That will have to do. That makes 71 counties, and if all goes well, I hope to pick up a few next week. Stay tuned!

Sunday, September 08, 2019

The Eucharist is Jesus. We must risk offense and tell people what that means (Sunday homily)

In this Gospel, Jesus is very clear. And shocking.
To be his disciple, his follower, costs absolutely everything.
When he says “renounce” your possessions, 
that doesn’t mean do without them or walk away from them.

Rather, he means to treat what you own, as if you do not own it. 
It’s not your paycheck, from which you give Jesus 5 or 10%;
It is all his money which he entrusts to you to manage.

Most appalling is when he says, “take up your cross.” 
This is not a metaphor.
How do I make you feel the trauma of those words?
Imagine you are African-American, 
and people you know have been lynched, right in your home town; 
and Jesus says, “take up your rope and follow me.”

So: to follow Jesus is not a part-time hobby. 
Christianity isn’t for wimps or wusses.

So in that context, let me go back to my homily a few weeks ago, 
when I talked about the Most Holy Eucharist. 
I was very passionate. I got really excited. 
And I think I caused some discomfort.
For that I am sorry. Not for being passionate, 
but setting the dial at just the right spot 
between “boring” and “bombastic” is harder than you might think.

If you will recall what got me worked up 
was the news that 70% of all Catholics in this country don’t know, 
or don’t believe, the Eucharist IS Jesus. 
Further, some 37% of Catholics at Mass every week – every week! – 
similarly do not believe in the Eucharist, or don’t know.

This is not a minor thing. This is a catastrophe. 
This is an all-hands-on-deck moment.

So what do we do? 

I have seen people come forward for Holy Communion 
who clearly don’t know what is going on – 
which most likely means, they aren’t Catholic.
They take the Host, and they have no clue what to do.
When I see that, I will quietly say, “Are you Catholic?”
Or I will say, “you have to consume that, or give it back, please.”

This is awkward; I don’t want to embarrass people; 
but what else can I do?

Less often does this happen at Sunday Mass. 
More often at a funeral or a wedding. 

So I’ve decided I’m going to start including something in my homily 
on this matter at weddings and funerals. I’ve done this before, 
but from now on, I am going to try to do it every time.
But I know this won’t be enough.
I can give a ten-minute homily and people won’t get the message;
What are the odds a single 30-second announcement will do the trick?

So now I’m going to make an uncomfortable request; I’m sorry.

When your friends or family come with you to Mass, 
you must talk to them. And if you say, this is too much to ask,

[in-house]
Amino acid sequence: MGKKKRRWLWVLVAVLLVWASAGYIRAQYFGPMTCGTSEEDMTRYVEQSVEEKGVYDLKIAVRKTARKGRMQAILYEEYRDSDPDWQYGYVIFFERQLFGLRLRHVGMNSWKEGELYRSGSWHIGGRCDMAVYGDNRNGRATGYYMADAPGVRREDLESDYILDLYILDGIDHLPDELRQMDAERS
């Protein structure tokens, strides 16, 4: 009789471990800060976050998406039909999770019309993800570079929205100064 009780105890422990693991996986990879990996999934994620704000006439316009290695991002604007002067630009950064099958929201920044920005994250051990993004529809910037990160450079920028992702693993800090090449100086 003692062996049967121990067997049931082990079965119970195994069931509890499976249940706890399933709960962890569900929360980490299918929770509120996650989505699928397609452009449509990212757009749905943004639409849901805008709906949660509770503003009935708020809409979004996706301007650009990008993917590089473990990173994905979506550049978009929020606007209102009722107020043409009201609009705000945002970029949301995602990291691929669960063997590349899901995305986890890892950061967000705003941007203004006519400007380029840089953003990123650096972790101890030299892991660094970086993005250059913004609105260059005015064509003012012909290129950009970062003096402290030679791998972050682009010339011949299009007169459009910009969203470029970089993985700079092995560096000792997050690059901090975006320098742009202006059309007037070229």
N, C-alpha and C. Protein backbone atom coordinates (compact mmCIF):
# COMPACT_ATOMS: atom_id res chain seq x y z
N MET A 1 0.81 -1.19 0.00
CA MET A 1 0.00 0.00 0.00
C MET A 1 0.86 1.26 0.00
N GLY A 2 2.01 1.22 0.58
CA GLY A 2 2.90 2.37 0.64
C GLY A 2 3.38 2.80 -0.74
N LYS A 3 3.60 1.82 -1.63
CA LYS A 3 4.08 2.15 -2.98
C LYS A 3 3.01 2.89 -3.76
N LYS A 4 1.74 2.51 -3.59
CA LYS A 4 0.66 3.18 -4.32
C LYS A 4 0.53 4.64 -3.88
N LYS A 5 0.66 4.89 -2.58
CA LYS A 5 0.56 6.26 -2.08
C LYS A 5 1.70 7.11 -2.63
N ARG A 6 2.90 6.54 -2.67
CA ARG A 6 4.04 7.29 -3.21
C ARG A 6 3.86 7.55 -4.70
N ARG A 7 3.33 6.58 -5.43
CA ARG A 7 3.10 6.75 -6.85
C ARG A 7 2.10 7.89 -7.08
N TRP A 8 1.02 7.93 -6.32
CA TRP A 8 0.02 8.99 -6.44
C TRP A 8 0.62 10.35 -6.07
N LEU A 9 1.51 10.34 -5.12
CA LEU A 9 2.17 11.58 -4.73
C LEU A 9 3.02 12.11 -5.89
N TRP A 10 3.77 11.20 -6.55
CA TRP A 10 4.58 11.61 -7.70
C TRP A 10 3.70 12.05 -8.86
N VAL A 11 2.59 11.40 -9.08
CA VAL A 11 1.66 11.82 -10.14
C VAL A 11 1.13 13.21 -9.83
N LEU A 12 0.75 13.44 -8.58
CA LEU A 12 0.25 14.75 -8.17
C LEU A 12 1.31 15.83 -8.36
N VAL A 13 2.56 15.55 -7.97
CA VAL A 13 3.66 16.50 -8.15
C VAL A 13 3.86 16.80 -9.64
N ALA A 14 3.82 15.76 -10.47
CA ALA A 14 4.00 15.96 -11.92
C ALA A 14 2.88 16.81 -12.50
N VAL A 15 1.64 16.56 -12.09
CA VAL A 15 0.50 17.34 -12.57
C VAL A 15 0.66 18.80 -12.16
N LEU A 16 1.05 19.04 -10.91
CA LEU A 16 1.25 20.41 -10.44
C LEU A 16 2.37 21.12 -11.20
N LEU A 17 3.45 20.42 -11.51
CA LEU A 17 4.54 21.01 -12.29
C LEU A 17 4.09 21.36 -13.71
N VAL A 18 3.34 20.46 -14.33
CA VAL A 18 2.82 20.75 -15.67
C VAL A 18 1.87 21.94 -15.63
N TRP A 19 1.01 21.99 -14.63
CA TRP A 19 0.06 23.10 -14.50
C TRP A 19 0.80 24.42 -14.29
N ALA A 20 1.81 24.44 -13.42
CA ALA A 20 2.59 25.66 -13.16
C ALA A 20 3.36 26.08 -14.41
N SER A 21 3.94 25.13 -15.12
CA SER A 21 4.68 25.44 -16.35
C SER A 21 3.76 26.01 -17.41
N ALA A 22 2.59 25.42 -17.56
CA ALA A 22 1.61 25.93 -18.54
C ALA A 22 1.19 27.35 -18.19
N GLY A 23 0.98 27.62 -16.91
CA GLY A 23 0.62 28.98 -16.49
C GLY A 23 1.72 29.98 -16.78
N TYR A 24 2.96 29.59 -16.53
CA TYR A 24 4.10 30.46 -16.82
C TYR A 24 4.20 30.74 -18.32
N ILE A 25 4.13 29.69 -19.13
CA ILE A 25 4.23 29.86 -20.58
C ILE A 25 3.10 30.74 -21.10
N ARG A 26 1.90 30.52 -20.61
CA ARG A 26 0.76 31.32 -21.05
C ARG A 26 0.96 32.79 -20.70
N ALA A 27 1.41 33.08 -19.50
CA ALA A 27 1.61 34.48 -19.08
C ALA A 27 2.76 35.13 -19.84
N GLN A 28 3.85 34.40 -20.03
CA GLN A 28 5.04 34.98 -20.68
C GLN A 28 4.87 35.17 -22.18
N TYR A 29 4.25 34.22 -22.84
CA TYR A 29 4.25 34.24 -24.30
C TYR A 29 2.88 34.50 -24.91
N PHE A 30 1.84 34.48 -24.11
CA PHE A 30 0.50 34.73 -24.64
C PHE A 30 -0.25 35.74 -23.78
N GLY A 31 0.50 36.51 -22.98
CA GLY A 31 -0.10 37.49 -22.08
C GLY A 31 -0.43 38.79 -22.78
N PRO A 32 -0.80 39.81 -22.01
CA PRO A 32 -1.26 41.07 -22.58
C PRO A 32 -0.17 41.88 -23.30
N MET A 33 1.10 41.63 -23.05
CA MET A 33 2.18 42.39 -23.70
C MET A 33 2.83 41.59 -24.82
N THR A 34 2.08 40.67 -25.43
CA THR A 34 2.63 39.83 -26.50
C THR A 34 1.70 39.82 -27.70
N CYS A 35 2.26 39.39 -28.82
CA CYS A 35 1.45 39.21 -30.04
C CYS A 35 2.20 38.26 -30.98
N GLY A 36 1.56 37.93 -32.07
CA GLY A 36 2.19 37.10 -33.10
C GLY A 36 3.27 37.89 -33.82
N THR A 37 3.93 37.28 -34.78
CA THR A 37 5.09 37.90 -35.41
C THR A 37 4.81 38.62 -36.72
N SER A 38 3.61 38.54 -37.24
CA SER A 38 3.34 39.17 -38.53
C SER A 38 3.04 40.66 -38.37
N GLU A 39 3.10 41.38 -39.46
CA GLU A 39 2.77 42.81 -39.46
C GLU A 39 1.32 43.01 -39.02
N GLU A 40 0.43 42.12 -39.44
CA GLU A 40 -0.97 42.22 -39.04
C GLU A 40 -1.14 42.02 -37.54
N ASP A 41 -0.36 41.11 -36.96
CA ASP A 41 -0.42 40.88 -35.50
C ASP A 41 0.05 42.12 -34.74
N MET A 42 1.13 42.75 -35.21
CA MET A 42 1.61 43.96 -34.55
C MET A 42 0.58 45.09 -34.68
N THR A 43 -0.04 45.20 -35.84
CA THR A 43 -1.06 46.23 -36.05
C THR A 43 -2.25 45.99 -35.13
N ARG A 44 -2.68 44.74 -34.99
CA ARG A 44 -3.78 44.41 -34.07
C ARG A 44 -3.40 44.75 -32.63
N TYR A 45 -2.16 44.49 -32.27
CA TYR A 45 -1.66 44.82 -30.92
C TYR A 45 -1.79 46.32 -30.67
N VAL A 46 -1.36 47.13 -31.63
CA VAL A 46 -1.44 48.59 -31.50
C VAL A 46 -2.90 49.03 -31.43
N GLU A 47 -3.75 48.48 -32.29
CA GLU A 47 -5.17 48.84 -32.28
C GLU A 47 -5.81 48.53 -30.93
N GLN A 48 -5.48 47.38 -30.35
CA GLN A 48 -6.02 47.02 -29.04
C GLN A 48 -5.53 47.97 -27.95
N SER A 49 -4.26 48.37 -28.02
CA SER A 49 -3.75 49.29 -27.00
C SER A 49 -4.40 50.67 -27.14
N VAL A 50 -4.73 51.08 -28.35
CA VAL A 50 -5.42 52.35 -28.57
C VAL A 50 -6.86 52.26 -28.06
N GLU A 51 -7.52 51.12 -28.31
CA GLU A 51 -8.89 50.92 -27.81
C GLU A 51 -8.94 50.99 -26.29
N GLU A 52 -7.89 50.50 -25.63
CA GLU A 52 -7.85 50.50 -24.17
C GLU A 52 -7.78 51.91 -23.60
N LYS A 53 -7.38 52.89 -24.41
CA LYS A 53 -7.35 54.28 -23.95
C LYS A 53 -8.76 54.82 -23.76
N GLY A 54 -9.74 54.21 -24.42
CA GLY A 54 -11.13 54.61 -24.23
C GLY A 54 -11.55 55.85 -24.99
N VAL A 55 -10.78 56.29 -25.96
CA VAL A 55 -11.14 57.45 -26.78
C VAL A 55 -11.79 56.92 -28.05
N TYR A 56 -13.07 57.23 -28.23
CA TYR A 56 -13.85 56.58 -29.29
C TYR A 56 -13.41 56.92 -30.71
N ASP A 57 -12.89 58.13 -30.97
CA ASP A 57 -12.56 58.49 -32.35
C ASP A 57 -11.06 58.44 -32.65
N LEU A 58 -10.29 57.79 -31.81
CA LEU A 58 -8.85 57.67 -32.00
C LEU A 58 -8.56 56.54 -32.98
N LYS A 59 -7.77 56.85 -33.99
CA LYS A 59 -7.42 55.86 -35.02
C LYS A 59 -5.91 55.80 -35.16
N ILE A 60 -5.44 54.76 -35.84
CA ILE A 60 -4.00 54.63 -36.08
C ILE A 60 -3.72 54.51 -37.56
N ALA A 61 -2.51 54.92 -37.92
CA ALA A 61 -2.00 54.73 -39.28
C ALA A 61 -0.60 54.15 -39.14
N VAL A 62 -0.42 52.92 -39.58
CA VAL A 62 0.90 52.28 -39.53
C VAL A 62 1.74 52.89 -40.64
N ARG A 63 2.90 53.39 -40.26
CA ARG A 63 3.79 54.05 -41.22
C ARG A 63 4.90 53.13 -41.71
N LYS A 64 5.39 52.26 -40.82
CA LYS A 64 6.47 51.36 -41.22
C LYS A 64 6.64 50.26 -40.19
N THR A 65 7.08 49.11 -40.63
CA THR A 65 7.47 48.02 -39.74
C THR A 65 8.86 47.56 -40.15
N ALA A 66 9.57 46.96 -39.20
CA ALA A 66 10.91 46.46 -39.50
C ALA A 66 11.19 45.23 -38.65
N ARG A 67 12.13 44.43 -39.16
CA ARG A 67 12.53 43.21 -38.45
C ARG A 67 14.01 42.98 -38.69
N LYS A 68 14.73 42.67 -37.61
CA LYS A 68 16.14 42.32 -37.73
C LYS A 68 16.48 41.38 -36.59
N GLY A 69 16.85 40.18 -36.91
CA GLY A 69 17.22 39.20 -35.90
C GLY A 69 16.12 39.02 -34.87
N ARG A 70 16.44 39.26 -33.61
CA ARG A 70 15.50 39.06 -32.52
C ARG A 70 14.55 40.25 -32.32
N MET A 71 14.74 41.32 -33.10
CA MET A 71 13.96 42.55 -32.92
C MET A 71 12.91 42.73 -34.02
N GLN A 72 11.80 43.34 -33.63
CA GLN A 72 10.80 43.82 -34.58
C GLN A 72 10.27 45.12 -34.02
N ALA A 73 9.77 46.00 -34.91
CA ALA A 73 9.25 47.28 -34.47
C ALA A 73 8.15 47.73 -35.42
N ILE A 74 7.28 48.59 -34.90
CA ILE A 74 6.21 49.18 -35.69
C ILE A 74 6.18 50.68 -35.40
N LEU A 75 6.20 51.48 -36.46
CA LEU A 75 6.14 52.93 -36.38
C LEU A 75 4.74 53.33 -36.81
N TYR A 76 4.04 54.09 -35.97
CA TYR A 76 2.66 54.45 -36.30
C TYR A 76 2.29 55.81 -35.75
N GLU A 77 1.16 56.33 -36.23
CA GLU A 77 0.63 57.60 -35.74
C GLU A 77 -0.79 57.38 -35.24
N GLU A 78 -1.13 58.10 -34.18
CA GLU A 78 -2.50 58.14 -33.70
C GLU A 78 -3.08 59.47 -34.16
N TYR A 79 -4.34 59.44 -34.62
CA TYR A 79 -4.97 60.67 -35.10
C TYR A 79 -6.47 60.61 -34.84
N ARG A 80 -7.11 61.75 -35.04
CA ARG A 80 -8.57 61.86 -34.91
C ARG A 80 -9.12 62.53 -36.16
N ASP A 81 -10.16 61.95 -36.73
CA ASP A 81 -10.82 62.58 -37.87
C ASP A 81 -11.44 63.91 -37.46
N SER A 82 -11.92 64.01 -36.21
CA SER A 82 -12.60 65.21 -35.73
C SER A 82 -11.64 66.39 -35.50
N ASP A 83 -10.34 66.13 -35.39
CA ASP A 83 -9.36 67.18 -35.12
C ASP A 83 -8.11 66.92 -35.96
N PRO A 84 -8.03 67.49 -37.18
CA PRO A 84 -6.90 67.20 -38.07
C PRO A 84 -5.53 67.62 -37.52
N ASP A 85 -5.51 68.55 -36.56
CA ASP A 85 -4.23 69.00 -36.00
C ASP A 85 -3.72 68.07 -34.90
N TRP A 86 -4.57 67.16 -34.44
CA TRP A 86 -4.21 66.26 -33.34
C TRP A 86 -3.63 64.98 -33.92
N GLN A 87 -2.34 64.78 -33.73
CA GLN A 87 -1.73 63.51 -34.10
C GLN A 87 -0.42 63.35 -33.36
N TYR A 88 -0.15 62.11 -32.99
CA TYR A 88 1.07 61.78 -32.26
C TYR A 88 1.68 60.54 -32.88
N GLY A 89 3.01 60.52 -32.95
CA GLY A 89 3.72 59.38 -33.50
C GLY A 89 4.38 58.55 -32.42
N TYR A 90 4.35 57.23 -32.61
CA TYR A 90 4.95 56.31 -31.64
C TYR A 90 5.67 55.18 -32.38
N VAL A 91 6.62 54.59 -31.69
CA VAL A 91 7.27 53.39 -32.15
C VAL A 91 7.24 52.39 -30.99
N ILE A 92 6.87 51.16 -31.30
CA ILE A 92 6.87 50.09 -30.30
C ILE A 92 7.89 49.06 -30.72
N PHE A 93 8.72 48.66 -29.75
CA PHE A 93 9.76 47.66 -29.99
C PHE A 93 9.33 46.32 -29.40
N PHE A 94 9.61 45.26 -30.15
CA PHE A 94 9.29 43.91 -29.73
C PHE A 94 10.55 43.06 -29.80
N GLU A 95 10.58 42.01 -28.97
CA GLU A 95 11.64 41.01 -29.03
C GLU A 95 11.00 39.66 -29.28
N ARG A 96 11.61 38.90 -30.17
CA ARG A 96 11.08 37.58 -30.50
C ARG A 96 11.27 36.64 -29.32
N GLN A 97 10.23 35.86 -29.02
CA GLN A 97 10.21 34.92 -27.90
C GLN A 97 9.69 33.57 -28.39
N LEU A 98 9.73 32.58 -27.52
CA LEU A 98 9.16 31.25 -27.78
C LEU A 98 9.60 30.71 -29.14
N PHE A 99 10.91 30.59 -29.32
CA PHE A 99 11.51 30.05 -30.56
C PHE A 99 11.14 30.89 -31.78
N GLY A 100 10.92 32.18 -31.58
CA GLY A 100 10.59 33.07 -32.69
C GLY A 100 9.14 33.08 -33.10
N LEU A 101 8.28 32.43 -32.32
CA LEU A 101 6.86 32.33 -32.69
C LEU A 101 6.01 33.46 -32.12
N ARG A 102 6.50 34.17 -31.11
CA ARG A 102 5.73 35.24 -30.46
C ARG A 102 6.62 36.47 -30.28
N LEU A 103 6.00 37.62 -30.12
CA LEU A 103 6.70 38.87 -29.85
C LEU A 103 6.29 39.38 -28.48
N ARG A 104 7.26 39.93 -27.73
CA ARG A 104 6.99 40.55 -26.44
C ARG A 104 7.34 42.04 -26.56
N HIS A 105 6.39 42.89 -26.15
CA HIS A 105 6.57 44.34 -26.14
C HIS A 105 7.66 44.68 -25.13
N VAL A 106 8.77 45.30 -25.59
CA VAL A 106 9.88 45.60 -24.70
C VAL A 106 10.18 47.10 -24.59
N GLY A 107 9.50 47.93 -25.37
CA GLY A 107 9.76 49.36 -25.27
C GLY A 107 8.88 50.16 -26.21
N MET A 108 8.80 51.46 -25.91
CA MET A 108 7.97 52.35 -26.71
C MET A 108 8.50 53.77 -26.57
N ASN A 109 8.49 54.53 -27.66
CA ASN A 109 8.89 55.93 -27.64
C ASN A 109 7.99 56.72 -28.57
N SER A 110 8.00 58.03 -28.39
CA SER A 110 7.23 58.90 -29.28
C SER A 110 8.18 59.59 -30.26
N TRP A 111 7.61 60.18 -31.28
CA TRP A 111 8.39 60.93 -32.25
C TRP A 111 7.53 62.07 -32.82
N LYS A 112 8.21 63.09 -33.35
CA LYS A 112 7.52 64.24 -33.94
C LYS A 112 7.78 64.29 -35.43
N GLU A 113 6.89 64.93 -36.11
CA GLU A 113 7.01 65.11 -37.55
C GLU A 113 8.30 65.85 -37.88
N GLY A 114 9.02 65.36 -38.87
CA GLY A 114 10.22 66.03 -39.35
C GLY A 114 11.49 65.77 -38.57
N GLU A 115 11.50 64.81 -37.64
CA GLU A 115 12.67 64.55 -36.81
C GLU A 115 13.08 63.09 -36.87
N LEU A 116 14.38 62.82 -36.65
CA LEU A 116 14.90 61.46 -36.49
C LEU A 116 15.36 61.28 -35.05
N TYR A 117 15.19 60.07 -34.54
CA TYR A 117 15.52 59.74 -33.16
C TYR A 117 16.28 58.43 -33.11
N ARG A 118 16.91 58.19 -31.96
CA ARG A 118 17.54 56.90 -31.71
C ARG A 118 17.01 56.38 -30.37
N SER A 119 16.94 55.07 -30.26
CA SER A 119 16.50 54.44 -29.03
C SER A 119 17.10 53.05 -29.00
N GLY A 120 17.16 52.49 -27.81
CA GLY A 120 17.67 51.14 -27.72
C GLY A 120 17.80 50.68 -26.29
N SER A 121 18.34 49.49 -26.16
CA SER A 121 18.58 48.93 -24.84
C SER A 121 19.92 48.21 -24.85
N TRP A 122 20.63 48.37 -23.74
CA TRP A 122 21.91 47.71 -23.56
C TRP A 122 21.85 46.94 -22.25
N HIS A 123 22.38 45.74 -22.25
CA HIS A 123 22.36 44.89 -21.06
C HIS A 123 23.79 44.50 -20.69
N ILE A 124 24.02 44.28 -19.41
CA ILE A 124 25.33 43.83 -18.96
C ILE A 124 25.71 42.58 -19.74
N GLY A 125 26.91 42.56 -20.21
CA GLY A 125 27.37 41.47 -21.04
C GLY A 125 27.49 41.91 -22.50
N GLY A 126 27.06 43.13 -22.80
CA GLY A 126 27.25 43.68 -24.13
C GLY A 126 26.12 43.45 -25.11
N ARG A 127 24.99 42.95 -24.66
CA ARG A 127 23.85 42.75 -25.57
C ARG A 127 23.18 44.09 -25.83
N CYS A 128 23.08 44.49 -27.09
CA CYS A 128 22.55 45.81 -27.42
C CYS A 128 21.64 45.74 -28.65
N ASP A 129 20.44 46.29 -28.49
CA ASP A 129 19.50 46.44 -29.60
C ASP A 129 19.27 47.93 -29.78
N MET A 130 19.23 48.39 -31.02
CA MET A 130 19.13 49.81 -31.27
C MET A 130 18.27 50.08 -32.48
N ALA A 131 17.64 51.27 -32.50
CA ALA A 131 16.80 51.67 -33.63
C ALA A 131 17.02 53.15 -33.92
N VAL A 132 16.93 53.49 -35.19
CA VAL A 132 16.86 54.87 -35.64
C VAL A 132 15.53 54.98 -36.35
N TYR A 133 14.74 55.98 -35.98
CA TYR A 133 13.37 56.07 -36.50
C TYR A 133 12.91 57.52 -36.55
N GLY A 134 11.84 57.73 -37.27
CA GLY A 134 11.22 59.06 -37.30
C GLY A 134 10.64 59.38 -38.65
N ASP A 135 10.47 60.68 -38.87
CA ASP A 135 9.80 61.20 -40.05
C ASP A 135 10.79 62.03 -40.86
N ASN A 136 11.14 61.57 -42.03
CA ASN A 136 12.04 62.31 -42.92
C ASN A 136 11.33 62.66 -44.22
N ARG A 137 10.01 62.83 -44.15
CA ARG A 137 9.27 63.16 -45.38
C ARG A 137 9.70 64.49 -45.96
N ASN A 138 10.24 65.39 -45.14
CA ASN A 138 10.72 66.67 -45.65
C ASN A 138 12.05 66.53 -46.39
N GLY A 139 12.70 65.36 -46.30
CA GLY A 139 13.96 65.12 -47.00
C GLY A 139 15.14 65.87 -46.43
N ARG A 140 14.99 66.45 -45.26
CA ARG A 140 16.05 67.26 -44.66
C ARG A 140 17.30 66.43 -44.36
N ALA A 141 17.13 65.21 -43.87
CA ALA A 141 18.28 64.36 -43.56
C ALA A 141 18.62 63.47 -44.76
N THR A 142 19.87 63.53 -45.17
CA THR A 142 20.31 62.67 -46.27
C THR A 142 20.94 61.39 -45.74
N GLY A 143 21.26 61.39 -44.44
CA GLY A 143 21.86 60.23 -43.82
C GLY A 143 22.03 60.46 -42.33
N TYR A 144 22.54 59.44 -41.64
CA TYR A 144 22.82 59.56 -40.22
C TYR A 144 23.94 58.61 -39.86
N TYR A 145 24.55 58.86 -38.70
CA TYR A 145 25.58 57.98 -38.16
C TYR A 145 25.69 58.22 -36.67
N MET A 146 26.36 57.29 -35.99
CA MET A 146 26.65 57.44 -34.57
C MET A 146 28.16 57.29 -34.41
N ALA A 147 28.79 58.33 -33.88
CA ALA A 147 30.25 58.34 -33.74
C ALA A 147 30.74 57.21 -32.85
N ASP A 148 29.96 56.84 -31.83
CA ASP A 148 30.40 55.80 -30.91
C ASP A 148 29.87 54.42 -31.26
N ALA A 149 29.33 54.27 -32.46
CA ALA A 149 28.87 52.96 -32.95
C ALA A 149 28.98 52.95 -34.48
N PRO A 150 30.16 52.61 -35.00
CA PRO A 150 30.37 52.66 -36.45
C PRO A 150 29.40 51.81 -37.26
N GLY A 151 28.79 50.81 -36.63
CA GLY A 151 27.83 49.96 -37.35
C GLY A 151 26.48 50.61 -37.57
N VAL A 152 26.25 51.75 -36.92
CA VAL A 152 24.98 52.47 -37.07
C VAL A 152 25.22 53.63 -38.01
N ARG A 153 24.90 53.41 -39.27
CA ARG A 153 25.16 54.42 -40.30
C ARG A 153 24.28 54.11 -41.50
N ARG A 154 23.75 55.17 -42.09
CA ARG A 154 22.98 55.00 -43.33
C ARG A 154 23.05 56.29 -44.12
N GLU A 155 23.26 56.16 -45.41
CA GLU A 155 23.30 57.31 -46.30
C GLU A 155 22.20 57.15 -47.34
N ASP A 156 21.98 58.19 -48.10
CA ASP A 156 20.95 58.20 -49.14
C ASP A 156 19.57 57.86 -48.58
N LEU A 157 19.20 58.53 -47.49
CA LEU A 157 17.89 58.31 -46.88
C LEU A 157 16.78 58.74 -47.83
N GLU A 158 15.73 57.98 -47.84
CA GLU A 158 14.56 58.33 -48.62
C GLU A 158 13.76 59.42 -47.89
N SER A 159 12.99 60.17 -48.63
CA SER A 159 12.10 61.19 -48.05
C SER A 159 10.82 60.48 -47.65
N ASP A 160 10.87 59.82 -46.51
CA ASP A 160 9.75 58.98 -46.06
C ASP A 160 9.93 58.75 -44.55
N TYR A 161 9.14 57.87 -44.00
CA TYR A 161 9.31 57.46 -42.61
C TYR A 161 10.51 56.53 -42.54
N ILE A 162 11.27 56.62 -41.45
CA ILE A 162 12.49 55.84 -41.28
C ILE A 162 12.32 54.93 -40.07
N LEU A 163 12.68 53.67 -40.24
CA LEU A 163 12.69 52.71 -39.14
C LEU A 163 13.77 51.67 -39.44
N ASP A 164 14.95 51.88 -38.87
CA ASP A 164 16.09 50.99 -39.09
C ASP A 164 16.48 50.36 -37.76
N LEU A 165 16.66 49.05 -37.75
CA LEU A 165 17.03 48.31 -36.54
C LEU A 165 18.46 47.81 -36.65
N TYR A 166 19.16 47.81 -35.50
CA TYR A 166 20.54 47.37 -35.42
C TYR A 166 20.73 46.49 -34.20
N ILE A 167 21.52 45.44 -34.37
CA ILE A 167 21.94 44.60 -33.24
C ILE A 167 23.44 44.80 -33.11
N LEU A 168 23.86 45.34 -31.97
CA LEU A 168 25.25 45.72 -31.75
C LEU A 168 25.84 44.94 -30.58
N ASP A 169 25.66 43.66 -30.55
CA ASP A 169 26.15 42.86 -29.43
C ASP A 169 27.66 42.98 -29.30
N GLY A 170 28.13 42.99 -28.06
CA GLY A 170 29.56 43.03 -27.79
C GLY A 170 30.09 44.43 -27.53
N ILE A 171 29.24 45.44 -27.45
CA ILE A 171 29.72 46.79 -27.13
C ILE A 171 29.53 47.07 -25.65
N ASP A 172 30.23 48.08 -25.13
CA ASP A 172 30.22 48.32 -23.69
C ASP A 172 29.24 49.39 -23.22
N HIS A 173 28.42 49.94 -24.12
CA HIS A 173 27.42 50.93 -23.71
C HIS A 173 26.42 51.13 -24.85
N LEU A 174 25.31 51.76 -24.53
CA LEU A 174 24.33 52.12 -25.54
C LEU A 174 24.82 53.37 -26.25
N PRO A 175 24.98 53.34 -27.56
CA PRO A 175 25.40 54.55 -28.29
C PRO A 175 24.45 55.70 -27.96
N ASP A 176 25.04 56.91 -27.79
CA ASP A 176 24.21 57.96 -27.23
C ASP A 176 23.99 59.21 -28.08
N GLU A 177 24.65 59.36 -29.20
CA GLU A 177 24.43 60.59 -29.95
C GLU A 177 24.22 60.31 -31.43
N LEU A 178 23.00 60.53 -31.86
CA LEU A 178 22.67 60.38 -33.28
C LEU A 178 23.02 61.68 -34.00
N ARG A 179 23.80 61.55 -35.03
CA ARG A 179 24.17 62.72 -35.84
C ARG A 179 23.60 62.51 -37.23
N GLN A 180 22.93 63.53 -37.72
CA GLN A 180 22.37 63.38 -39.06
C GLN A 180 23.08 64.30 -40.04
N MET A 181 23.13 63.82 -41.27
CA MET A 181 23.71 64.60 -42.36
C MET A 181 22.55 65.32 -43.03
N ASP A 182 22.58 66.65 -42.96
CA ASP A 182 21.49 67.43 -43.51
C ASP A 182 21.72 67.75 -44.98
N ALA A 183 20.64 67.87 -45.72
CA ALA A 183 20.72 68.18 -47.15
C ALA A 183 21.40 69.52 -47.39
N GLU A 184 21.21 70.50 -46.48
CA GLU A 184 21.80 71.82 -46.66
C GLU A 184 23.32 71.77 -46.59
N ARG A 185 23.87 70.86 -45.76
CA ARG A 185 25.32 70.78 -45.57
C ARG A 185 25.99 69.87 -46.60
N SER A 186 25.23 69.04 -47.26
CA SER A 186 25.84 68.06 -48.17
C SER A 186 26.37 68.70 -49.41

I refer you back to the words of Jesus you just heard!

It is true that some people take offense no matter what.
But Jesus didn’t let that stop him, nor should we.
Be polite; be loving; but be bold and clear – for the sake of Christ!
He comes first, before family, before everything!

That said, it isn’t necessarily true that people will be offended.
I was in South Korea many years ago, and my hosts 
took me to a Buddhist temple.
Most Koreans are Buddhists, although I was with fellow Catholics.

I did what any sensible person would do.
I asked, what is proper for me to do? What shouldn’t I do?
I wanted to show respect. Most people get this! Explain it that way.

Still, there’s a bigger question:
Why do we even care if people take Holy Communion who shouldn’t?
In fact, lots of people, lots of Catholics, really don’t care;
They figure, what’s the big deal?
If people act with innocent intent, is God angry? No.
So again, why not just let it go?

Suppose I invited you over to my house, and you met 20 or 30 people.
Then, after they left, I told you, one of those people 
was the Governor, or, one of those people was a top golfer, 
or one of the greatest professional dancers or musicians in the world.

And then you say to me: why didn’t you tell me? 
There are questions I’d have asked, things I’d have wanted to know?
I wish I had known I was meeting that person!

In the Eucharist, they are meeting the King of Kings!
Shouldn’t they know?
More than that, shouldn’t they be ready? 
Because it’s not just meeting Jesus, 
they are entering into communion with Jesus. 
And, more than that, they are entering into communion – 
into a covenant – with all of us. 
That’s why Catholics don’t receive communion in a Protestant church; 
and why we don’t invite non-Catholics to receive Holy Communion here.
Not because they are unworthy – ALL of us are unworthy! –
But rather, because they aren’t just uniting with Jesus,
But with the whole Catholic Church! 
That’s what “Holy Communion” means.

Shouldn’t our friends and visitors know what it means?
Who they are meeting? 
What a solemn act it is to eat his Flesh and drink his Blood?

Shouldn’t they also know what Jesus asks of them?
When did Jesus ever say, I invite you to have a casual, 
now-and-again relationship with me? He never said that.
Rather, he said: put aside everything and take up your cross!

What service are we doing our friends if we invite them 
to do the exact opposite of what Jesus said his disciples should do?

It is never my intention to give offense in a homily or any other time.
But if I’m not willing to risk offending you, then what does that say?

So I ask you, are you really looking out for your family and friends, 
if you don’t explain to them 
that the Holy Eucharist is not a “what” but a “Who”?
And not just any “who,” but the one who forgives sins 
and grants eternal life? The gate of heaven? Our only hope?

The Eucharist is Jesus; he is our King. Without this, we aren’t Catholic.